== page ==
DATE: 8:34:00 AM
I sent this email tonight to the US Department of State, following the television presentation of Richard Armitage's report to the Senate Foreign Relations Committee.
Dear Mr. Armitage:
I am an academic concerned with the study of Iranian history and philology, mostly about the pre-Islamic times. I am also an Iranian, and I followed your very interesting report to the Senate Foreign Relations Committee on October 28, 2003.
I am not a politician, so I am not going to make any political statements. I am however a historian, and I believe that many political problems initiate from the misunderstanding of history.
In your report today, you said "Iran used to be called Persia; however, today Persians are becoming a minority in their own country". Sir! This statement is fundamentally wrong! This is not the place to explain to you why the idea of a nation-state is specifically European, you can read for yourself about that matter.
I can however tell you that Iran never used to "be" Persia! Iran was always Iran (even in documents from 500 BC) and Persia was always Persia as well, and it did not all of a sudden cease to exist! For this, if you ever find time and really decid to learn, read Prof. Gherardo Gnoli's "Idea of Iran".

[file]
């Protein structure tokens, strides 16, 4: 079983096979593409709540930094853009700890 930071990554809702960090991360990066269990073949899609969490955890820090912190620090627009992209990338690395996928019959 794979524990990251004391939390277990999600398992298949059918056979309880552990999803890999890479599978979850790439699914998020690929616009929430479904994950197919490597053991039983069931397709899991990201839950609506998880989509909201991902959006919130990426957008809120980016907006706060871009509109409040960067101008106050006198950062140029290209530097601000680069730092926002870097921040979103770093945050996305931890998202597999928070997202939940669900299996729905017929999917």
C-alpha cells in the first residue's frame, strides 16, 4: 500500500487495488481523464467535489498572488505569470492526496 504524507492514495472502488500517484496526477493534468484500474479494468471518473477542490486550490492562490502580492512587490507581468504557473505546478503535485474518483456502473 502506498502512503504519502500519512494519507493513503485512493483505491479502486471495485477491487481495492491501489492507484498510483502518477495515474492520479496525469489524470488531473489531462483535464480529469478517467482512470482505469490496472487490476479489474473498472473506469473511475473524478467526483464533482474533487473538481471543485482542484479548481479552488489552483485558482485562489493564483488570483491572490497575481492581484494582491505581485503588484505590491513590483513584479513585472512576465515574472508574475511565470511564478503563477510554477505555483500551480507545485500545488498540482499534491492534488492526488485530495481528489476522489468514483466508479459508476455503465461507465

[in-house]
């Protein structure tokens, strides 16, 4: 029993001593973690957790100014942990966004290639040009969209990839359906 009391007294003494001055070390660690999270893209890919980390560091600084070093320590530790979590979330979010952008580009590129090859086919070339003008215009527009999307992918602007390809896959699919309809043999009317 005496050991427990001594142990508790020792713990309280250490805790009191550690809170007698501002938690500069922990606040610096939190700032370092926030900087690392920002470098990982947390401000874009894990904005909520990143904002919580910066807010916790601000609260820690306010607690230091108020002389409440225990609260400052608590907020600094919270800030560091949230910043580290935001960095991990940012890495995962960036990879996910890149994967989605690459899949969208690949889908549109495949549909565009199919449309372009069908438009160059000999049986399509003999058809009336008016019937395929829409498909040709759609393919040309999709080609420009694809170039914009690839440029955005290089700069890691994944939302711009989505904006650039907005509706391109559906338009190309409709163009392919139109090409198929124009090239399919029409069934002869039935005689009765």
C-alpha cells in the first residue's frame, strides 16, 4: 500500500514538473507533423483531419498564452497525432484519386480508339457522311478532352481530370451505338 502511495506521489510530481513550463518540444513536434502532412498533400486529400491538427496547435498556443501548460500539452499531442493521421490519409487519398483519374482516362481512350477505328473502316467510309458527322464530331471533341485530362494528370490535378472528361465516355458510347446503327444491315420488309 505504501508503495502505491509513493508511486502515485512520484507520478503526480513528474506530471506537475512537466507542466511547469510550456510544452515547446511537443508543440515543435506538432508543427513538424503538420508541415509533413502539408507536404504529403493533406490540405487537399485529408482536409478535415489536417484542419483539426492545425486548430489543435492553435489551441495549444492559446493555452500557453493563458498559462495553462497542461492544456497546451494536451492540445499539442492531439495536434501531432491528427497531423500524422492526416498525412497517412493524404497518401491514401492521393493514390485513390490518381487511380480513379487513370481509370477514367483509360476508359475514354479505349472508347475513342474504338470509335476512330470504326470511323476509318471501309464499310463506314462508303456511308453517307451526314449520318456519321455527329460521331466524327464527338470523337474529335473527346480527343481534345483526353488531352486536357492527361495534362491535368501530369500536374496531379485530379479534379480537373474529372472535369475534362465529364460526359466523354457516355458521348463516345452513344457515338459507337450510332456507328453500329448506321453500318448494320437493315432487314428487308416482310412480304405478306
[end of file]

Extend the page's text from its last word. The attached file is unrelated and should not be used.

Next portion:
The second point is that "Persians" are not becoming a minority in Iran, since there is no identifiable "Persian" ethnicity in Iran. Persian is the name of our language, and although it was the language of a tribe called "Parsai" about 2500 years ago, today it is the language of people who live far from Persia, all around Iran, and even in Tajikestan and Afghanistan. Minorities such as Azeris, Baluchs, Arabs, and Kurds have never been "minorities" against a "persian" majority: since they never lived in a nation-state, they never needed to be a minority. Persian as a language was never forced by any government (for that matter, most kings of Iran during the last 1000 years were Turkish speakers!), but it was adopted as a lingua franca by the merchants and was promoted through a rich literature. if there are such feelings today, it is due to our misunderstanding of Iranian history and the application of the European idea of a "nation based on ethnicity" to non-European countries. For this, if you want, I can send you my own article that can provide some background and also bibliography.
I hope this email can help you see Iran and its culture and history even better and avoid making subjectively wrong and objectively absurd statements as such again.